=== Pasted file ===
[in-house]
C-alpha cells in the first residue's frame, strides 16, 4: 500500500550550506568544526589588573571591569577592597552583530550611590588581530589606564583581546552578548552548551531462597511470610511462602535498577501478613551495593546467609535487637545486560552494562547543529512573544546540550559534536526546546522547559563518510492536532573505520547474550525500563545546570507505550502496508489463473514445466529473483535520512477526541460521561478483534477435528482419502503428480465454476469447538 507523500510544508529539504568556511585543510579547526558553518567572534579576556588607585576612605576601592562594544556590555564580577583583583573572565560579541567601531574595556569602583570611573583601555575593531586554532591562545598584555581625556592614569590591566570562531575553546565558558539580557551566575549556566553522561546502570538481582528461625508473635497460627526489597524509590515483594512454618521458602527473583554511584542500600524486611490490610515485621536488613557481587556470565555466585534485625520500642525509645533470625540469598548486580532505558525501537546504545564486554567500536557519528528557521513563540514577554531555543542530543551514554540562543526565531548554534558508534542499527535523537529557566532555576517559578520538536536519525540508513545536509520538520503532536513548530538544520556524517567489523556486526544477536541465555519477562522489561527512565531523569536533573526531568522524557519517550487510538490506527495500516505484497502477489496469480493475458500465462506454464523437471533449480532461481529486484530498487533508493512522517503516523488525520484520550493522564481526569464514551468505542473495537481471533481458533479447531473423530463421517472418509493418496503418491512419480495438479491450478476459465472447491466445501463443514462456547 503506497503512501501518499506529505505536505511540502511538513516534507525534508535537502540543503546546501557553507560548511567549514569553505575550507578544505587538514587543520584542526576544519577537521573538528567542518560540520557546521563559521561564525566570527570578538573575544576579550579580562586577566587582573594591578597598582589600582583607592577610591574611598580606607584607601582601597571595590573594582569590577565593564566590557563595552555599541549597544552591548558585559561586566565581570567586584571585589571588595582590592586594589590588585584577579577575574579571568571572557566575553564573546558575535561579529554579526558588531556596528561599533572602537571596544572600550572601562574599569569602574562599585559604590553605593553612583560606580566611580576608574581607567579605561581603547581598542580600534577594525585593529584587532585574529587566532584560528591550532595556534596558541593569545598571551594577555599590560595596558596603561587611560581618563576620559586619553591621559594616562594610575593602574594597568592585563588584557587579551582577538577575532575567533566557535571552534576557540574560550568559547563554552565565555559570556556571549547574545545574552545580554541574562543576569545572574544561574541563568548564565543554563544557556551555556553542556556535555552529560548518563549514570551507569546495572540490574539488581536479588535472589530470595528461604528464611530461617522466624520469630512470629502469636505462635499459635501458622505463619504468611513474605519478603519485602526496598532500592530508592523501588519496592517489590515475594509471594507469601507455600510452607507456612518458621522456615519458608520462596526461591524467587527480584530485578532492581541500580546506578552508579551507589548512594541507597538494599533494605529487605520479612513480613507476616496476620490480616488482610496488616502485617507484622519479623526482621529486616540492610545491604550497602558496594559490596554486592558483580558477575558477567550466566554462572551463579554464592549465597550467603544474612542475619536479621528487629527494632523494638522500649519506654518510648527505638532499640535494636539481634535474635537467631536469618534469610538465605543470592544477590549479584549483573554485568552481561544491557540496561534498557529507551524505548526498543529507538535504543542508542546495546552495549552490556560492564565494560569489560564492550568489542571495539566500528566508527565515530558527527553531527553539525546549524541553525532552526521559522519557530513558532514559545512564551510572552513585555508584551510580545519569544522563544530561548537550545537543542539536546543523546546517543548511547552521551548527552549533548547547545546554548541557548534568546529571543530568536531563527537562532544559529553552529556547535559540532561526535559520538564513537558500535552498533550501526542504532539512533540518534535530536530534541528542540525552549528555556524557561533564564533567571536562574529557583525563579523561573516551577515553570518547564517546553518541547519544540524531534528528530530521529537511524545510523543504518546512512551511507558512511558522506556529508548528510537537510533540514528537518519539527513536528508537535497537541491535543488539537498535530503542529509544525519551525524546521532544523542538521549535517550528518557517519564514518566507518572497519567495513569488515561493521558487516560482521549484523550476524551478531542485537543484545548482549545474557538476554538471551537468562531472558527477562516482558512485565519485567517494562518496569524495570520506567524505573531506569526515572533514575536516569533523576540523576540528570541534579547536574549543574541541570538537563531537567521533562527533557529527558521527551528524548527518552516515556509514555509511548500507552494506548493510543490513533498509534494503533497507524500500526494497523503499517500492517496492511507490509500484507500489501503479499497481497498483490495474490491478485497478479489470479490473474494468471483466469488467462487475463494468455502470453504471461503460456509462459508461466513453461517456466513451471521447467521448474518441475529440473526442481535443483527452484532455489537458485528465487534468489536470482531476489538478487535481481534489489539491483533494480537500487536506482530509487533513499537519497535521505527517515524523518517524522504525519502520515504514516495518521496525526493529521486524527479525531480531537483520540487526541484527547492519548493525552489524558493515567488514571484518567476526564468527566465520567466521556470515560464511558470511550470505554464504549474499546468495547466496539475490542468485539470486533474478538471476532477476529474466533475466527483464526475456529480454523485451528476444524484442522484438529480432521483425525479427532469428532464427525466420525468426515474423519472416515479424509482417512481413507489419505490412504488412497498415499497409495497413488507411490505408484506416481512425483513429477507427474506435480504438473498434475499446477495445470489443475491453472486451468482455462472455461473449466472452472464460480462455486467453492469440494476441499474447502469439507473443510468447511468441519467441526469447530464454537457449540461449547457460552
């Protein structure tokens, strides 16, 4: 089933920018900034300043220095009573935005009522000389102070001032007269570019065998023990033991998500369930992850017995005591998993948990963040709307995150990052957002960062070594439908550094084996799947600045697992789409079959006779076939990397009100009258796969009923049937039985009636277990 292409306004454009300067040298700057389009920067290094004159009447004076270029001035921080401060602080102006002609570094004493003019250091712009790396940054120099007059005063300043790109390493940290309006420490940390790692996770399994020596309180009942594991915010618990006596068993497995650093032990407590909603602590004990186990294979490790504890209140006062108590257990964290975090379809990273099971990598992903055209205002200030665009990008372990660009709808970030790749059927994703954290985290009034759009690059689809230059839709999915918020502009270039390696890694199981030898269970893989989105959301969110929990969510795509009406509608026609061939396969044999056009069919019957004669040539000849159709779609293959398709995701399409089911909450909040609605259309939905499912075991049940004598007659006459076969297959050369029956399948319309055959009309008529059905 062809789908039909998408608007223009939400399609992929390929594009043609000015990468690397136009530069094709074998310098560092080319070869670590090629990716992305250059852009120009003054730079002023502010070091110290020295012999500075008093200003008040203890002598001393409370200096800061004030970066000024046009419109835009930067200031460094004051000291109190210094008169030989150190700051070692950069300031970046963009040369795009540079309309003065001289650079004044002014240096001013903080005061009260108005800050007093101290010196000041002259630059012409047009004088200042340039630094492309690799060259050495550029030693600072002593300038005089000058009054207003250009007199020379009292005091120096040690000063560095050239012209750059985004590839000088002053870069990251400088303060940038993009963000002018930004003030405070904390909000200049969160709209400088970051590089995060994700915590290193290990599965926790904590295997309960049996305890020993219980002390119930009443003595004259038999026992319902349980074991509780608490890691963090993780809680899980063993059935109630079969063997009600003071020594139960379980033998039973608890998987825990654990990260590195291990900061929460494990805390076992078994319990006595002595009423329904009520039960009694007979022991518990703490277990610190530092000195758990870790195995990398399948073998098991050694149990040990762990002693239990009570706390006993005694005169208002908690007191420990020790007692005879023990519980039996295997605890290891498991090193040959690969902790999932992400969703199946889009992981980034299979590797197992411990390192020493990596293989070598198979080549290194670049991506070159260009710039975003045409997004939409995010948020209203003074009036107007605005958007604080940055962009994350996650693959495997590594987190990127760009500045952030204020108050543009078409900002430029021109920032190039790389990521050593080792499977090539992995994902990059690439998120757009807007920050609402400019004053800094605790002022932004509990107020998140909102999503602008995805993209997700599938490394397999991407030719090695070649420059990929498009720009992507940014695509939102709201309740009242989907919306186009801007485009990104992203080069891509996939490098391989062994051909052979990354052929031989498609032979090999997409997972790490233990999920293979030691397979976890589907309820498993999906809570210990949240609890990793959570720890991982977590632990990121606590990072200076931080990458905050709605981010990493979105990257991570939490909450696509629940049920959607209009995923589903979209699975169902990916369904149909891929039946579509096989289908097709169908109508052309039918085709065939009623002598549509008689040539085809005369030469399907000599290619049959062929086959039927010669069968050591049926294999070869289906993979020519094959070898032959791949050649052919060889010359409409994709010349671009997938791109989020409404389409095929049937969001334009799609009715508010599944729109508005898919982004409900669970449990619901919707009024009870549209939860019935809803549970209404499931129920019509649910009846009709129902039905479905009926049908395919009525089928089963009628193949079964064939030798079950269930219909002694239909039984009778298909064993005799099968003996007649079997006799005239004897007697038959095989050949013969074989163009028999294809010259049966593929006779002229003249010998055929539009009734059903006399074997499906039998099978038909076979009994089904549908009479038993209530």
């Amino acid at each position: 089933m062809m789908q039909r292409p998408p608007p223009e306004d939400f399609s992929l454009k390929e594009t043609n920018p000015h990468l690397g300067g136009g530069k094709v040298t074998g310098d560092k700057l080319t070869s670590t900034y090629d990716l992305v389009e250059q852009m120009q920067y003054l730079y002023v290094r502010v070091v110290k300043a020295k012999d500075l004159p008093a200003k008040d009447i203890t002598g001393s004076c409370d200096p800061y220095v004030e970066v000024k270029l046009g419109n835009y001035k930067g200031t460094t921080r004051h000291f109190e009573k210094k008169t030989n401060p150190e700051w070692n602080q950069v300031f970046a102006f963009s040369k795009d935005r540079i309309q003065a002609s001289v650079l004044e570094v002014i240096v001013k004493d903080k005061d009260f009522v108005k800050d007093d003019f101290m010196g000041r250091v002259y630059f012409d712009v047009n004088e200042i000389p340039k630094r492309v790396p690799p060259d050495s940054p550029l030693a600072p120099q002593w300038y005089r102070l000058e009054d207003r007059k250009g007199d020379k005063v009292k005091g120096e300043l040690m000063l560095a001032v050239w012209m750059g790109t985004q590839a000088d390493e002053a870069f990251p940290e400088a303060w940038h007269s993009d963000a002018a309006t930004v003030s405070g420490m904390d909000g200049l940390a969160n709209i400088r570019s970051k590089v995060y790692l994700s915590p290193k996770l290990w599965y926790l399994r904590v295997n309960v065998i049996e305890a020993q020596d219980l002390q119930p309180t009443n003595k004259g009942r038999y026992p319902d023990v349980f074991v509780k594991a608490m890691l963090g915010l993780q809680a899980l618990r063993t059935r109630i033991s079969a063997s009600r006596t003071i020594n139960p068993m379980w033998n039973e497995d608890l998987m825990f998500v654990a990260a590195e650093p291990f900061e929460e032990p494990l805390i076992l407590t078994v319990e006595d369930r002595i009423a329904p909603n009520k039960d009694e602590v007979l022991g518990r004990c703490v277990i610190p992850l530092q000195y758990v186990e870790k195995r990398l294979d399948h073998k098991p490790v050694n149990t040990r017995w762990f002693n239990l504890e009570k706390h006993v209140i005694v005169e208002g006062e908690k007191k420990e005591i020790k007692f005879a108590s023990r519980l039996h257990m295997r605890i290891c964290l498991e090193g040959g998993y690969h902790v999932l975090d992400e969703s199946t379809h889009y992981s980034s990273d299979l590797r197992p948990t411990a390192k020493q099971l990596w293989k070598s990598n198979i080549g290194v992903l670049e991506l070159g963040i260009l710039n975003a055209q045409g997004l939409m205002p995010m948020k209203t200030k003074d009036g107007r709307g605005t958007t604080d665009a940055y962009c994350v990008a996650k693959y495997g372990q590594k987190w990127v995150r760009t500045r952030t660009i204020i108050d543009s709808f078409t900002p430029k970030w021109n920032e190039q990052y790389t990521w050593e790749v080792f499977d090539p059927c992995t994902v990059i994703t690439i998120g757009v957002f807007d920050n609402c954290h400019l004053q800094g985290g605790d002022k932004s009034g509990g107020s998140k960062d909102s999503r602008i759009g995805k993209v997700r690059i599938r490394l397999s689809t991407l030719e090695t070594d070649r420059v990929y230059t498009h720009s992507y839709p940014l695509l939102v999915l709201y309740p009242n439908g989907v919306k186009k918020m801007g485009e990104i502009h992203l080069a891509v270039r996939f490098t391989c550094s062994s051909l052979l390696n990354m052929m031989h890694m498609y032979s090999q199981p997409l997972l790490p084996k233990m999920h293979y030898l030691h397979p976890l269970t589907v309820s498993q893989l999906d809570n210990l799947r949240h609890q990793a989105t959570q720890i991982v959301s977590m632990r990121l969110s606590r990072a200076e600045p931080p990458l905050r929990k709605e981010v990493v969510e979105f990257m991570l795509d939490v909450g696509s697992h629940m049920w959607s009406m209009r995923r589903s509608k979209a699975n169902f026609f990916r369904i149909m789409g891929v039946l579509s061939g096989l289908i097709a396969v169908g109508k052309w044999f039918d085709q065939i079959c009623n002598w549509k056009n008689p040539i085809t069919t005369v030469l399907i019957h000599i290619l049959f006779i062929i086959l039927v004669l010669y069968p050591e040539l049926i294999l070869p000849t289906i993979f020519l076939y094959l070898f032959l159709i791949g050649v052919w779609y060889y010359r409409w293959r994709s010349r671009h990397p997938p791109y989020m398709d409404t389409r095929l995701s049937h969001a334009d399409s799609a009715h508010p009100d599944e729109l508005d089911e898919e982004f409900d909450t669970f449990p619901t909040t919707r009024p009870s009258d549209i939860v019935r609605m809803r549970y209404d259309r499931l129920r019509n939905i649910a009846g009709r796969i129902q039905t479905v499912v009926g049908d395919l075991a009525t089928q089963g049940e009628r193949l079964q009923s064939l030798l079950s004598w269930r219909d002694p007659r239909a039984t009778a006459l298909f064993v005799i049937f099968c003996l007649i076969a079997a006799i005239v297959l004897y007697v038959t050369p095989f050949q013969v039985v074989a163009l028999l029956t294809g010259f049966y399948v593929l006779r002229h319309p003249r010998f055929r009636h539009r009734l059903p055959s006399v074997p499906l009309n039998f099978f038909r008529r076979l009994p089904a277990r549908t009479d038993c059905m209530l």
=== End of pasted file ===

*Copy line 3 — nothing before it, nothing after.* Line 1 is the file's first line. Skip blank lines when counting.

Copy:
């Protein structure tokens, strides 16, 4: 089933920018900034300043220095009573935005009522000389102070001032007269570019065998023990033991998500369930992850017995005591998993948990963040709307995150990052957002960062070594439908550094084996799947600045697992789409079959006779076939990397009100009258796969009923049937039985009636277990 292409306004454009300067040298700057389009920067290094004159009447004076270029001035921080401060602080102006002609570094004493003019250091712009790396940054120099007059005063300043790109390493940290309006420490940390790692996770399994020596309180009942594991915010618990006596068993497995650093032990407590909603602590004990186990294979490790504890209140006062108590257990964290975090379809990273099971990598992903055209205002200030665009990008372990660009709808970030790749059927994703954290985290009034759009690059689809230059839709999915918020502009270039390696890694199981030898269970893989989105959301969110929990969510795509009406509608026609061939396969044999056009069919019957004669040539000849159709779609293959398709995701399409089911909450909040609605259309939905499912075991049940004598007659006459076969297959050369029956399948319309055959009309008529059905 062809789908039909998408608007223009939400399609992929390929594009043609000015990468690397136009530069094709074998310098560092080319070869670590090629990716992305250059852009120009003054730079002023502010070091110290020295012999500075008093200003008040203890002598001393409370200096800061004030970066000024046009419109835009930067200031460094004051000291109190210094008169030989150190700051070692950069300031970046963009040369795009540079309309003065001289650079004044002014240096001013903080005061009260108005800050007093101290010196000041002259630059012409047009004088200042340039630094492309690799060259050495550029030693600072002593300038005089000058009054207003250009007199020379009292005091120096040690000063560095050239012209750059985004590839000088002053870069990251400088303060940038993009963000002018930004003030405070904390909000200049969160709209400088970051590089995060994700915590290193290990599965926790904590295997309960049996305890020993219980002390119930009443003595004259038999026992319902349980074991509780608490890691963090993780809680899980063993059935109630079969063997009600003071020594139960379980033998039973608890998987825990654990990260590195291990900061929460494990805390076992078994319990006595002595009423329904009520039960009694007979022991518990703490277990610190530092000195758990870790195995990398399948073998098991050694149990040990762990002693239990009570706390006993005694005169208002908690007191420990020790007692005879023990519980039996295997605890290891498991090193040959690969902790999932992400969703199946889009992981980034299979590797197992411990390192020493990596293989070598198979080549290194670049991506070159260009710039975003045409997004939409995010948020209203003074009036107007605005958007604080940055962009994350996650693959495997590594987190990127760009500045952030204020108050543009078409900002430029021109920032190039790389990521050593080792499977090539992995994902990059690439998120757009807007920050609402400019004053800094605790002022932004509990107020998140909102999503602008995805993209997700599938490394397999991407030719090695070649420059990929498009720009992507940014695509939102709201309740009242989907919306186009801007485009990104992203080069891509996939490098391989062994051909052979990354052929031989498609032979090999997409997972790490233990999920293979030691397979976890589907309820498993999906809570210990949240609890990793959570720890991982977590632990990121606590990072200076931080990458905050709605981010990493979105990257991570939490909450696509629940049920959607209009995923589903979209699975169902990916369904149909891929039946579509096989289908097709169908109508052309039918085709065939009623002598549509008689040539085809005369030469399907000599290619049959062929086959039927010669069968050591049926294999070869289906993979020519094959070898032959791949050649052919060889010359409409994709010349671009997938791109989020409404389409095929049937969001334009799609009715508010599944729109508005898919982004409900669970449990619901919707009024009870549209939860019935809803549970209404499931129920019509649910009846009709129902039905479905009926049908395919009525089928089963009628193949079964064939030798079950269930219909002694239909039984009778298909064993005799099968003996007649079997006799005239004897007697038959095989050949013969074989163009028999294809010259049966593929006779002229003249010998055929539009009734059903006399074997499906039998099978038909076979009994089904549908009479038993209530």